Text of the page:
by Jon Atack
Social Influence Producing Behavior Change
Why people stay in destructive groups or relationships is often a mystery to people who have never been the victim of a coercive manipulative environment.
We often hold onto beliefs stubbornly. Once we are persuaded by a manipulator, it can trap us into a system of beliefs. Even the brightest and best people have been tricked into irrational beliefs and foolish practices by human predators.
Idealistic people who want to better the world, and are dismayed by society’s cynicism, are the most likely cult converts. Doctors, surgeons, scientists, artists, professors and lawyers have all been lured into cults and abusive relationships: it isn’t about intelligence, poor reasoning skills, or “gullibility”.
Because of consistency, or inertia, we tend to keep moving in the same direction, once we have adopted powerful ideas. Very few people find it easy to change habits and routines.
Predatory people use manipulative techniques to amplify commitment. Robert Cialdini has listed the normal, everyday methods of influence. Robert Jay Lifton observed the deliberate methods of “thought reform”.
Most people believe that they are not vulnerable to predatory influence. They are sure that others “fall” for the tricks of predators, but without knowing those tricks, and recognizing them, we are all vulnerable. We can fervently believe almost any idea, but it is much easier to see others’ faults than our own.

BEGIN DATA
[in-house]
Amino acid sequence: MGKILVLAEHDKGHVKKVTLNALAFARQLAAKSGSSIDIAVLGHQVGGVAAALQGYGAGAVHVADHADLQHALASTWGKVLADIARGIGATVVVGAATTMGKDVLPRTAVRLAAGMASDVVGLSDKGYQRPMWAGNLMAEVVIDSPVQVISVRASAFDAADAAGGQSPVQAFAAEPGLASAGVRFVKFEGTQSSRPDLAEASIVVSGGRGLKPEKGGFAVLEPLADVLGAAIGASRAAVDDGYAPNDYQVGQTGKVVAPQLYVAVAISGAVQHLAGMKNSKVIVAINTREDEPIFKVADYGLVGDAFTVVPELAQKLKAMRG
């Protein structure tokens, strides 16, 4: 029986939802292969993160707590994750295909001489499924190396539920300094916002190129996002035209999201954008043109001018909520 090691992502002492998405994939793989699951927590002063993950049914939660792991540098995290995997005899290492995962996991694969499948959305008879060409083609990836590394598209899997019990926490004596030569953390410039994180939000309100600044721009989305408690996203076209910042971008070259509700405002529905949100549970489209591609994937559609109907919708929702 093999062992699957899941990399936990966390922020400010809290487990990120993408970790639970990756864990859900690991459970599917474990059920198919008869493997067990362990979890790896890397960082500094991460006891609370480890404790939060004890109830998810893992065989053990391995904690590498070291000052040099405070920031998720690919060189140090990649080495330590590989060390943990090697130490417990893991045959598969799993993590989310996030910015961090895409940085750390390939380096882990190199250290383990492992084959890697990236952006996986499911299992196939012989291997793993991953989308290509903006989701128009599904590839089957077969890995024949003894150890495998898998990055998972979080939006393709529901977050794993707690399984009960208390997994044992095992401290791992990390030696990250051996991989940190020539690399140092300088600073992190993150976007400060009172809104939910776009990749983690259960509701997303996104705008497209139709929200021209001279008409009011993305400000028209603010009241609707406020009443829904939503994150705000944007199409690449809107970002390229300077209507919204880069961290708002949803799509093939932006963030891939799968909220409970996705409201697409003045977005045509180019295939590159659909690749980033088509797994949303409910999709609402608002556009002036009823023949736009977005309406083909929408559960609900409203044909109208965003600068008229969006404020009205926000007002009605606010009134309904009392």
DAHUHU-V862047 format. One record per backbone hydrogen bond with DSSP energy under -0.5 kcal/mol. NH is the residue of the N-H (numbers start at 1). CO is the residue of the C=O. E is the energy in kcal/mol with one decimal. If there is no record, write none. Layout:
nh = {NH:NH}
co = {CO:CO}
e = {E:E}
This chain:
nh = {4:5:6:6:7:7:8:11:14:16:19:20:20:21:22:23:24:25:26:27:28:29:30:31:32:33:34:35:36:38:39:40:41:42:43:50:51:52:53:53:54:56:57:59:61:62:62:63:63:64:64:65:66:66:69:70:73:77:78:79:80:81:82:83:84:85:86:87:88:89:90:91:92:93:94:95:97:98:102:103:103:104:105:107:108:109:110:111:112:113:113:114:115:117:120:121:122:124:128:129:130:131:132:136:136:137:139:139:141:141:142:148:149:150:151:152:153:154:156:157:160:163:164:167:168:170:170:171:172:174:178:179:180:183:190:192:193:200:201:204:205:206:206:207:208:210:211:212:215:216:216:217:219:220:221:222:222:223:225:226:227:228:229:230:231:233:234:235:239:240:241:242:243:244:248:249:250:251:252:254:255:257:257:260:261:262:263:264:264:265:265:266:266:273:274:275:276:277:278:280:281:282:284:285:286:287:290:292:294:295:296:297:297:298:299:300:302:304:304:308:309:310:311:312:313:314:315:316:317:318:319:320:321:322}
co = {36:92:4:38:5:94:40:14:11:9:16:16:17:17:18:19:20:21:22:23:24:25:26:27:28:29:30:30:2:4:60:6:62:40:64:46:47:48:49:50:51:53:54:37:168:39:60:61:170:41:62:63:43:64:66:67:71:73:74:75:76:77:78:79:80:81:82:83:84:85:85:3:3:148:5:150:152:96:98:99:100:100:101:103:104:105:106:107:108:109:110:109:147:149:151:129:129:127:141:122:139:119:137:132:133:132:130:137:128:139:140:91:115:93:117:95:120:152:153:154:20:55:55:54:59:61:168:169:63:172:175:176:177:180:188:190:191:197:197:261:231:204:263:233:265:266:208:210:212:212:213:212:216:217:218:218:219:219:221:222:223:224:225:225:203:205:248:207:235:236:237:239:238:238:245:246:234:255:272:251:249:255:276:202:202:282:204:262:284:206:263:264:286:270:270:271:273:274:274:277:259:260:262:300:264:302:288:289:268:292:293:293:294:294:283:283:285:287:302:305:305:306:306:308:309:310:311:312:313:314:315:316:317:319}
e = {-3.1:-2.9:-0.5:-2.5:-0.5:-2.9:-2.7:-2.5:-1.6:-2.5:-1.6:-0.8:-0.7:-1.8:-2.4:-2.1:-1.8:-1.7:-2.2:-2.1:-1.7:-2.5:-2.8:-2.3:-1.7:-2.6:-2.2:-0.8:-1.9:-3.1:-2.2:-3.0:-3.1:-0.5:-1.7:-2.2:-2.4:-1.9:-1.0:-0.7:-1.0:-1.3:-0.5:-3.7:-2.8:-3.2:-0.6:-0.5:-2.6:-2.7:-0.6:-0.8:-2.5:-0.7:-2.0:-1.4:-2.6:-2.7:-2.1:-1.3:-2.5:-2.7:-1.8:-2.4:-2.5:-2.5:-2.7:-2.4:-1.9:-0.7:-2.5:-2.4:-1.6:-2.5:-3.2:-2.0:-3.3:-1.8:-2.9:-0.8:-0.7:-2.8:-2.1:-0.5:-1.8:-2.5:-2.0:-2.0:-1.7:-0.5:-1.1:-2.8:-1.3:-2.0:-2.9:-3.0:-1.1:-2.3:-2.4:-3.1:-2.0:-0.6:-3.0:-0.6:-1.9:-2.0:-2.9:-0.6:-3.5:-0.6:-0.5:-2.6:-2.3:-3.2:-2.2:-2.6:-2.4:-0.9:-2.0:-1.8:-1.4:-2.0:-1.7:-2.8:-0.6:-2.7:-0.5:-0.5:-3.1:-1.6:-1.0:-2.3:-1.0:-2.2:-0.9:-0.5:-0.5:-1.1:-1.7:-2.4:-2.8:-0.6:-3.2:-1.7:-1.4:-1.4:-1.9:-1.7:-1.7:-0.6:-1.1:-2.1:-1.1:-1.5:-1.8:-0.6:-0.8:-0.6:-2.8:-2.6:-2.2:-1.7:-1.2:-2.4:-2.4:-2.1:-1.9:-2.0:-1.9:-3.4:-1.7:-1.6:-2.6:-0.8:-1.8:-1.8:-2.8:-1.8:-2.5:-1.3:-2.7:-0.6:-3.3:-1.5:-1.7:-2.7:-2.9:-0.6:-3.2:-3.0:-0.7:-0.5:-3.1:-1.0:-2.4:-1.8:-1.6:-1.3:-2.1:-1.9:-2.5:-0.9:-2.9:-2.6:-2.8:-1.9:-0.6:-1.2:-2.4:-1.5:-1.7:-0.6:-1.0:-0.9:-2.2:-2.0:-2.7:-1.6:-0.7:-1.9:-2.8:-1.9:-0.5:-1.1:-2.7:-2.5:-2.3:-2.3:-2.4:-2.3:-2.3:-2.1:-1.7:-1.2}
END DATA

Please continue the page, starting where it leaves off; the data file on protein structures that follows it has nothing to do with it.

The only group of people – thankfully a small group – who are invulnerable to manipulation are those without emotional responses, without conscience and without any concern for others; and they tend to be the ones using the manipulation.
Irrational and cultic systems have often dominated human thought, even in the sciences. For instance, Behaviorist psychology, which insisted that nothing can be known about the mind or its workings, was dominant in universities in the US for decades, well into the 1970s, when it was shown to be plainly wrong.
A group provides a social environment. Some people remain in an abusive group, because their friends and family will abandon them if they leave.
We are all prone to groupthink, where we go along with the rest of the group. We don’t want to “rock the boat” or cause trouble.
We accept more and more dissonance over time, and our loyalty can keep us stuck. We become used to the language and the routines of any group we belong to, and other groups can seem ever more strange.
Only a significant event will cause someone to reconsider involvement with a group or individual they are loyal to. It can be an unpleasant event, an obvious contradiction, or a revelation of conscience that motivates a challenge to our beliefs. Often the abusive group or partner knows how to overcome disagreement, by playing on guilt, phobia or aversion, and it takes outside help to reconsider the abusive relationship.